Playing Gears of War: Ultimate Edition is a surreal experience for me. Having spent the better part of my college days playing the original game back in 2006, and even more time with its sequels, I’d consider myself something of a Gears aficionado. Since the series debut, I became immersed in the lore, consuming every comic book, novel and piece of information on the games as soon as they released. Participating in our recent ranking of the 360 era games was a wonderful trip down memory lane.
Playing Gears: UE though is as confusing as it is nostalgic. It’s a bit difficult to determine just what Ultimate Edition is going for. While the game is certainly an impressive spectacle of upgraded visuals and smooth as silk competitive gameplay, it nonetheless feels as though its missed the mark in being an “Ultimate” edition of anything. The number of missed opportunities for greatness is just a bit too high.
As my colleague Steve Clist pointed out to me as we tested online for his review, it may be a simple question of semantics. Describing this iteration of Gears of War as Ultimate Edition might have been a mistake, while Anniversary (a la Halo: Anniversary) might have been more accurate. Allow me to explain
Gears of War: Ultimate Edition is incredibly faithful to its original and perhaps to a fault. One of the strengths of the Gears of War series is that with each release Epic Games (and People Can Fly for Judgment) improvements are made to the gameplay. Abandoning those improvements for the sake of staying true to the original though feels like a step backwards.
If the purpose of Ultimate Edition is to show how far the series has come then having an option to play with updated Gears 3 controls would have been an excellent method of doing this. In much the way Halo: Master Chief Collection allows players to switch between old and new visuals, allowing Gears fans to bounce back and forth between updated and original controls along with visuals would feel rather “Ultimate”.
Consider also the various character models of Marcus Fenix and Delta Squad throughout the Gears series. Prison Marcus, Thrasher Cole, Pendulum Wars armor… having the choice to play through the campaign with these skins would have been a treat for Gearheads. Expand that level of thought to weapon types. Imagine playing through the campaign with the Retro Lancer, Hammerburst 2.0 or even the Gorgon pistol. It may not have been the intent of the original game, but as this is the “Ultimate Edition” would it not have made sense to give players the option?
Other issues consistently popped up in my playthrough through the campaign. Chainsaw animations looked incredibly dated. As I’d chainsaw through wretches and drones, it was a 50-50 shot that I’d chainsaw the air, while getting credit for the kill. In 2015 while playing the “Ultimate” edition, it’s a bit unnerving to watch blood spurt out of the air next to may lancer.
The lack of stopping power feels particularly strange and the online modes are once again a shotgun-fest, something that is very frustrating considering the painstaking time that must have been put into balancing weapon power levels on Gears of War 3 and Judgment.
Speaking of modes, where is Horde mode? Since Gears of War 2, Horde mode has been a staple of the franchise. Moreover, it was so popular that other games began incorporating it to an extent that it’s now an expectation in multiple franchises. Call of Duty, Halo, Titanfall, and even Killzone have incorporated the wave based combat system. Yet still, it is lacking in this “Ultimate” Edition.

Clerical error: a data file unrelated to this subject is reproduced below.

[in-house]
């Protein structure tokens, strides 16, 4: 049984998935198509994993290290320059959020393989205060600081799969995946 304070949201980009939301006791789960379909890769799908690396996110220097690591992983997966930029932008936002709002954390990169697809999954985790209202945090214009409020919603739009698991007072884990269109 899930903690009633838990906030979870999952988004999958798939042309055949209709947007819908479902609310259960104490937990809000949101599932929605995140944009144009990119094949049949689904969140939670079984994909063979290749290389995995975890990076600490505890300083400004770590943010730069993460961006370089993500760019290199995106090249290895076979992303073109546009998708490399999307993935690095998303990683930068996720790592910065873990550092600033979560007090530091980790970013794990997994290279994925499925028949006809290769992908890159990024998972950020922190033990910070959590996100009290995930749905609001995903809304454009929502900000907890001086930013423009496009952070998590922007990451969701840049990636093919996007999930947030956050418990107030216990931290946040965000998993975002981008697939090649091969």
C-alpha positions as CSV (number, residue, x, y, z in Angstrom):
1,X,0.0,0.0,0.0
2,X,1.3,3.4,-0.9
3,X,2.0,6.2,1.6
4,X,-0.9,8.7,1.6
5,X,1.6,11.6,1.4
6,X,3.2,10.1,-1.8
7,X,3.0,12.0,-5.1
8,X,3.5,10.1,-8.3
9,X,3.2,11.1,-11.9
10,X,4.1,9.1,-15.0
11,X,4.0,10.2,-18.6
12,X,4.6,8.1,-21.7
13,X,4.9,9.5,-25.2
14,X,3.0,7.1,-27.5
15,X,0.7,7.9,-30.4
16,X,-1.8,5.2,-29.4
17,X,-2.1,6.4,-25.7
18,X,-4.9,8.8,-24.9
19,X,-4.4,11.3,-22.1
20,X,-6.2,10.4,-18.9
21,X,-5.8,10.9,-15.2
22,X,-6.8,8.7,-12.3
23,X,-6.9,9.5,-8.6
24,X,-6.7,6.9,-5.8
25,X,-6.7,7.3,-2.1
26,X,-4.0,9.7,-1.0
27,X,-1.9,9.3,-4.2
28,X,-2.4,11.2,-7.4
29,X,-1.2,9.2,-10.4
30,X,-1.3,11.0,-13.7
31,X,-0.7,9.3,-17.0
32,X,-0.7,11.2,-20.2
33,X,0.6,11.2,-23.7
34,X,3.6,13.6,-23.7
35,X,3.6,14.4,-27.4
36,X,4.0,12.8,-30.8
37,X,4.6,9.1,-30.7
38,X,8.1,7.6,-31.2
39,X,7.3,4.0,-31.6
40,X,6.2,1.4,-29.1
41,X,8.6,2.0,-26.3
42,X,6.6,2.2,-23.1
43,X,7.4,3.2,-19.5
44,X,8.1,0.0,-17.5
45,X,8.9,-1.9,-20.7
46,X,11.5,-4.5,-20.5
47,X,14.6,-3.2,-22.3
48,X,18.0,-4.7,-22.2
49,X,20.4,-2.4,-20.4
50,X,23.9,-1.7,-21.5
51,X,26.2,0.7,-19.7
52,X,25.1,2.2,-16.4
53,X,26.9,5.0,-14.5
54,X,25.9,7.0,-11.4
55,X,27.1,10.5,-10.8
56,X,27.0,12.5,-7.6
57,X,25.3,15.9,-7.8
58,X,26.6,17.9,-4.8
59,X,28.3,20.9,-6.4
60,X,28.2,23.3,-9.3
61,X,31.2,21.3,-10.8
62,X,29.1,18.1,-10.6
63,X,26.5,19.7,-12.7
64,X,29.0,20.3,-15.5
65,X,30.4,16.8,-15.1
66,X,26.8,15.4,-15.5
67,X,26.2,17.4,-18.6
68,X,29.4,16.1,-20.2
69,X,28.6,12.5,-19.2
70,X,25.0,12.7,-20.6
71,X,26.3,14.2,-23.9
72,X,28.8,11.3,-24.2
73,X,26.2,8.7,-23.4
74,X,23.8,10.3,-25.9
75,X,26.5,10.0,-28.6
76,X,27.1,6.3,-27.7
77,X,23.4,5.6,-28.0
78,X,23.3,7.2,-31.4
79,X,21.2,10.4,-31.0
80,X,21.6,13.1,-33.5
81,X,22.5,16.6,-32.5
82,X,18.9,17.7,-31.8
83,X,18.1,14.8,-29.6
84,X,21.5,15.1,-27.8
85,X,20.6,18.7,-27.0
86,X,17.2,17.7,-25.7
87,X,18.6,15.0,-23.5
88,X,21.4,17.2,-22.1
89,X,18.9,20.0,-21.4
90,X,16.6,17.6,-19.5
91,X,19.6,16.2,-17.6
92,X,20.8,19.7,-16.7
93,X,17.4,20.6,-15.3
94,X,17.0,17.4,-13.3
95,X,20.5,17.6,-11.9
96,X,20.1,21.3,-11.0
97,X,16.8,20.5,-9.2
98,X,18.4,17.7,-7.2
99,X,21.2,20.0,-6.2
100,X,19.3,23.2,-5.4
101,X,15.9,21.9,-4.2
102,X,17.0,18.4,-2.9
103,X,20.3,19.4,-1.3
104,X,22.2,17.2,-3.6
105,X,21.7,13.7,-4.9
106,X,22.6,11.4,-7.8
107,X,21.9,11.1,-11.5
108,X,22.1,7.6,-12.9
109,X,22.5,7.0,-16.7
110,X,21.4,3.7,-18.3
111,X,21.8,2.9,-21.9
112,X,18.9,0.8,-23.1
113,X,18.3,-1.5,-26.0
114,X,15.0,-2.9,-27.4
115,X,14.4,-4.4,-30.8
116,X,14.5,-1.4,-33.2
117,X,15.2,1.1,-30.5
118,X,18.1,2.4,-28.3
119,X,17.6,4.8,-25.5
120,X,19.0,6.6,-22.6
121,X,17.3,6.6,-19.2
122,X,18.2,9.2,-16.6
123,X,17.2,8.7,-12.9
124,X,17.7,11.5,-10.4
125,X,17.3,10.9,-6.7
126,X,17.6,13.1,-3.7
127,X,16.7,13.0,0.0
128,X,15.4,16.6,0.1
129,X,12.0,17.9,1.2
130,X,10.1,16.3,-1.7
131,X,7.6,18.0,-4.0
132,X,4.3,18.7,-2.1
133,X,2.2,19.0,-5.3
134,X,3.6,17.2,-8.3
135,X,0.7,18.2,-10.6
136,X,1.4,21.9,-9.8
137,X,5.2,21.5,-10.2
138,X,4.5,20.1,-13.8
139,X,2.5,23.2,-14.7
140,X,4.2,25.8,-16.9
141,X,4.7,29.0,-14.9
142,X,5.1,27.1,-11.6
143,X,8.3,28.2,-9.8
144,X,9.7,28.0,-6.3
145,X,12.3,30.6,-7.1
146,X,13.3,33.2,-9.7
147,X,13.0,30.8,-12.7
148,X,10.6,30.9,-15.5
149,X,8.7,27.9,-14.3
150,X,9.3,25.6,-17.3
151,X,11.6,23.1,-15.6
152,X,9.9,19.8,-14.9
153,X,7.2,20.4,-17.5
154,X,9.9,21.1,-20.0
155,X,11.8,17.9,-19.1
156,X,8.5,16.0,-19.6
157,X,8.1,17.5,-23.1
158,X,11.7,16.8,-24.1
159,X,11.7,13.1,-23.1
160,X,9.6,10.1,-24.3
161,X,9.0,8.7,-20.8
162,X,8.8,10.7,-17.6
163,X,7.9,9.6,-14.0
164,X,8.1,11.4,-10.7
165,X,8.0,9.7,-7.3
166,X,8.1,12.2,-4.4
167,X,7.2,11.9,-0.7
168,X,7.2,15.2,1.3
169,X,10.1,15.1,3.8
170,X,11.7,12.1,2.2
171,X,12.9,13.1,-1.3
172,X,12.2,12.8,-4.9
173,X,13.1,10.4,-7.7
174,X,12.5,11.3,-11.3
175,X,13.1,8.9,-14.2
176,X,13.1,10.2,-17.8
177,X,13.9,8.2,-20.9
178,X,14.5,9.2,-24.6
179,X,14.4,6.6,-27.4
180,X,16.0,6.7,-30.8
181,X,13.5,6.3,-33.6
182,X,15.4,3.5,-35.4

It comes down to a question of timing and semantics. Throughout my playthrough of the campaign I noticed consistent frame rate dips (though our reviewer had no frame rate issues in his time with the game) and became frustrated as my AI partners acted like the meathead stereotypes they embodied. Would it not have been prudent to improve these aspects of the game. In 2015, AI partners should not be running into your line of fire or attacking a group of five enemies with a pistol, only to go down two seconds later. Add to that their complete inability to revive you. The game’s infrastructure simply feels dated.
It’s clear that Microsoft wanted this game out before the holiday and before the huge slate of AAA titles launching this fall. It is likely for that reason that many of these concerns weren’t addressed. It also makes sense that “Ultimate Edition” would sound better than “Gears of War: Almost Anniversary”, but the term “Ultimate” implies significant implications. In a world with Master Chief Collection, Metro Redux, the impending Nathan Drake Collection and so many more remakes, more could have been done.
The above reasoning describes my confusion with the game. It’s a faithful recreation of a game that I love and it certainly is beautiful. Furthermore credit must be given to The Coalition for working to adapt to the Xbox One. It also cannot be ignored that Microsoft is including the entire 360 catalog of Gears titles via backwards compatibility for anyone who plays the game before the new year.
The inclusion of the Gears of War comics is certainly a nice treat. As you collect COG tags the comic books that explore the Gears Expanded Universe become available, providing context to your actions in game. Even with the reduced price, the game hardly qualifies as an “Ultimate Edition” for a Gears fan. Instead it feels very much, as my colleague described, as an “Anniversary Edition” regardless of date. It may seem that this article is damning the game to a place of obscurity, but it has plenty here for Gears fans to be happy with. The core gameplay is still Gears of War, and that is still a very good thing.
Ultimately (ha) it comes down to how much fun you have. I’m certainly enjoyed my time with it. Are you? Let us know your thoughts on Twitter or send us a message on Facebook.